We skipped autumn and careened directly into winter, starting with a deep freeze in October followed by another in early November. Now that it is actually winter, we are freezing again, down to 22ºf (-5ºc) again last night. This is supposed to be a mild climate. In previous years, temperatures might dip down to 26ºf for a night or two, once a year. This year, we have gone into the lower twenties, three times already, for four or five nights in a row. And yet, it was one of the warmest Decembers recorded. We just set a new record for high pressure. Extremes are now the norm.
This is the third time the turtle tank has frozen. I always glance in there, anyway, and today I was shocked to see someone looking back at me!
It is hard to keep duck water clean, and valved waterers clog easily (and then run) when ducks load them up with rocks and gravel, not to mention mud. I find it is easier to leave a hose on trickle and the water self-cleans. Not the most efficient system, but it also keeps the system from freezing, down to about 20ºf. Below that and the ducks have to worry a little drinking hole open. I have seen them take turns keeping it open. The big duck pool also has a hose dripping into it, and in that duck pool photo, Norman is standing at the overflow.
The cats love their barn and heated kennel pads. Hawk is always under foot, but Grover is getting more friendly, now. He has initiated a Good Morning Nose-Bump with me. He is incredibly shy.
I take warm water out to the dove cage, fill a couple bowls (their waterer is frozen out of commission), dump the shallow purple bath and fill it. I’ve seen a half dozen of them in there at once, but not when I have my camera out. You can see the previous days’ frozen water outside the cage. Stashing the frozen bits where they don’t impeded access, create a hazard for duck feet, and melt quickly takes experience.
I have a hen and dove sharing an infirmary cage, and today, Kitty Hawk leapt over my shoulder to gain access while I was cleaning their water. He has been especially crazy lately. He likes me to take him for a little walk, and I have to hold his tail like a leash.
It wasn’t easy to get Dobby to the front yard today. Look at that frost! It is like snow! Yesterday’s corn cob is frosty, too.
Dobby is eager to return to the back yard. I wonder why.
Wiley Wabbit has declined to attend the Garden Party this afternoon.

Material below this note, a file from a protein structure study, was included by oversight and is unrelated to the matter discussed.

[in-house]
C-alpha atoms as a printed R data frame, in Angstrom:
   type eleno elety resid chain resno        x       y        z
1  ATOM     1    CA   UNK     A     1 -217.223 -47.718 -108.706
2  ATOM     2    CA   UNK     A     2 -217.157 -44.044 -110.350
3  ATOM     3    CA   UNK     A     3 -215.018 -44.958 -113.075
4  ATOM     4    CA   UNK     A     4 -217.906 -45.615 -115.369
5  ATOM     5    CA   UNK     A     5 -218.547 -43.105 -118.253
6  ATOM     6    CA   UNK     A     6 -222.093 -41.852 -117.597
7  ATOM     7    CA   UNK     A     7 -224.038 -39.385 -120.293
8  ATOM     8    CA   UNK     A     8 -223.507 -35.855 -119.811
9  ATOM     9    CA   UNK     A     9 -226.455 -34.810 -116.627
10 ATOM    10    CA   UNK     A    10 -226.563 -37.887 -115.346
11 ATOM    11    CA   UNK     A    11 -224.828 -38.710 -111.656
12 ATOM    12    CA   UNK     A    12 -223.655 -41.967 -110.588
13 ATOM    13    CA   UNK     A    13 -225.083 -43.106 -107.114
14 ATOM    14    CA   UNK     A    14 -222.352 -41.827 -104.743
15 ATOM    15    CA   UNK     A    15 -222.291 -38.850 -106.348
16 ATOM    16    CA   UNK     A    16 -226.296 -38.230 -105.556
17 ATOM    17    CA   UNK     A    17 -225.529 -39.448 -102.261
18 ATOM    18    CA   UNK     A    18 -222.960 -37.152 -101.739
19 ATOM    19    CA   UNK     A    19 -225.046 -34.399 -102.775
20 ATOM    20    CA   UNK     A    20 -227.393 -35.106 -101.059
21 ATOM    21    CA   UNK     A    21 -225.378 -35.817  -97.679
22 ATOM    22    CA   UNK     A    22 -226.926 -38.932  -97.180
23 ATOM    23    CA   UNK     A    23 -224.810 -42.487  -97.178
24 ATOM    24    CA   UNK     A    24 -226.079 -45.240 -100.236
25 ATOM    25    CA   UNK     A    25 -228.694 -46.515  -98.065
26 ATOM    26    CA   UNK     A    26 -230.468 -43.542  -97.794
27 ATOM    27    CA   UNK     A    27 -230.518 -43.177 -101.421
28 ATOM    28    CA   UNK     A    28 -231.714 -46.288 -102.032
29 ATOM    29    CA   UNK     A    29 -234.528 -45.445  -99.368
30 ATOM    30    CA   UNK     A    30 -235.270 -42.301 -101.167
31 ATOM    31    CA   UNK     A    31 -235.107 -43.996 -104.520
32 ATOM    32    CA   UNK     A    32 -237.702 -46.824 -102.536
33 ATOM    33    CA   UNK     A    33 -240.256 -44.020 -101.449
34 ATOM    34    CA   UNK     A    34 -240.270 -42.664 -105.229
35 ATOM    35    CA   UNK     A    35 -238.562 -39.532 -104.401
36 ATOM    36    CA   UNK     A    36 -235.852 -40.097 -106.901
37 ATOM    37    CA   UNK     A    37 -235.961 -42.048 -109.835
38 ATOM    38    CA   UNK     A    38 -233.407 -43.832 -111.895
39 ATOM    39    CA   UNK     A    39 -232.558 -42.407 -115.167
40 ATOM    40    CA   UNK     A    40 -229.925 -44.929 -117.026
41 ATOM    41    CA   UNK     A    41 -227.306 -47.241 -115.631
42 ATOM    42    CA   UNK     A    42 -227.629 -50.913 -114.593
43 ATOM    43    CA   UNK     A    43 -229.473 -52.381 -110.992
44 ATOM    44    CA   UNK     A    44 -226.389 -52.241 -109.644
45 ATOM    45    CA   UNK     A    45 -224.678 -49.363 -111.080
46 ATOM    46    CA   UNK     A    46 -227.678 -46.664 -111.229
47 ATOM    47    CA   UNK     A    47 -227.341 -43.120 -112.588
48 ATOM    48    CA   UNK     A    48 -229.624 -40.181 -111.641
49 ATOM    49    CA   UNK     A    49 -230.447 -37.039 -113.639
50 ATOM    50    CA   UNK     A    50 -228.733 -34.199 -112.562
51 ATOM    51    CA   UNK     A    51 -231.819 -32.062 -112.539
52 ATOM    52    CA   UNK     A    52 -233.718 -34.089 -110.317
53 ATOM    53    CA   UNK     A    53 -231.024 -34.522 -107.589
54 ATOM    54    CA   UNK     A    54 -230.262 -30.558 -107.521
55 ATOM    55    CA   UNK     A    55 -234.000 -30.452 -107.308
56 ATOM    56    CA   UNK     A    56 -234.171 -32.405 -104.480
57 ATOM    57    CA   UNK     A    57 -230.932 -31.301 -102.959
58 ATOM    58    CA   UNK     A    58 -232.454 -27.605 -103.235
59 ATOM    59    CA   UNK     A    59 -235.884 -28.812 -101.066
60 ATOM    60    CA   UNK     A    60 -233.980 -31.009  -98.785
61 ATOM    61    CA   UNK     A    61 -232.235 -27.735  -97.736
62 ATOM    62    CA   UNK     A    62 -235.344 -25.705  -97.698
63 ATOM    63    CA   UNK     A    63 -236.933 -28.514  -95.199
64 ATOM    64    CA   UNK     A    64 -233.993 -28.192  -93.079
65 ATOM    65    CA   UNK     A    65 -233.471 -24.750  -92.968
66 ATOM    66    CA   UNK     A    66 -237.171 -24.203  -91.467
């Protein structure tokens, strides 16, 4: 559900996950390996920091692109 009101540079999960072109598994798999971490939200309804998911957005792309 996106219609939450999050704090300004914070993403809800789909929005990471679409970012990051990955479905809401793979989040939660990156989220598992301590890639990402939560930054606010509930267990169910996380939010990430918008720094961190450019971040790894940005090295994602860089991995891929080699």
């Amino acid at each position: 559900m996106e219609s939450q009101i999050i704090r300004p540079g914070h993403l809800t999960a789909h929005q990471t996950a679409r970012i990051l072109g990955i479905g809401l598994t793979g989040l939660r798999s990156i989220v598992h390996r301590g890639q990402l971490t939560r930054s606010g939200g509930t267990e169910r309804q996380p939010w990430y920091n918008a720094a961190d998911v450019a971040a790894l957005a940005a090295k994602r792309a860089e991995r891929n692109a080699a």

Dobby has been spending a lot of time in his fancy hot tub. I have a hot water tap and hose right next to it.
Bonnie Bunny prefers cold weather to wet weather and is taking advantage of the situation.
Meanwhile, the Large Rodent is steaming.
All of the pets are wary of Dobby.
When temperatures drop to the low 20’s, Dobby gets to sleep indoors. He used to hate it, but this is his 5th winter and he is more experienced. I truly think he understands about the seasons, and knows his frozen world is transitory.
It doesn’t look too bad in this photo, but his area gets pretty grubby when we can’t get in there to mop and wash the bedding every night. Corn on the cob makes a sticky mess, and the kernels stick to your feet and end up all over the house.
The guinea pigs don’t know winter. They do know vegetables.
Dobby used to wander in and out all night when I tried to keep him in. He would drag out a blanket and the door would stand open, letting Alaska inside to chill the birds. I put a heater in there, now, and he also doesn’t wander out so often.
I cover the birdcages with an insulated curtain. Dobby thinks the curtain is a chew toy, just like the cage ruffles he has taste tested.
Most of the time, I remember to bring in the hummingbird feeders. Am I the only one who wakes up at 4am, remembers the hummingbirds, and sneaks outside in my pajamas to bring in the feeders to thaw? And then wakes up again at 7am to take them back out?
Go for it, Dobby! It’s going to be a long, messy night!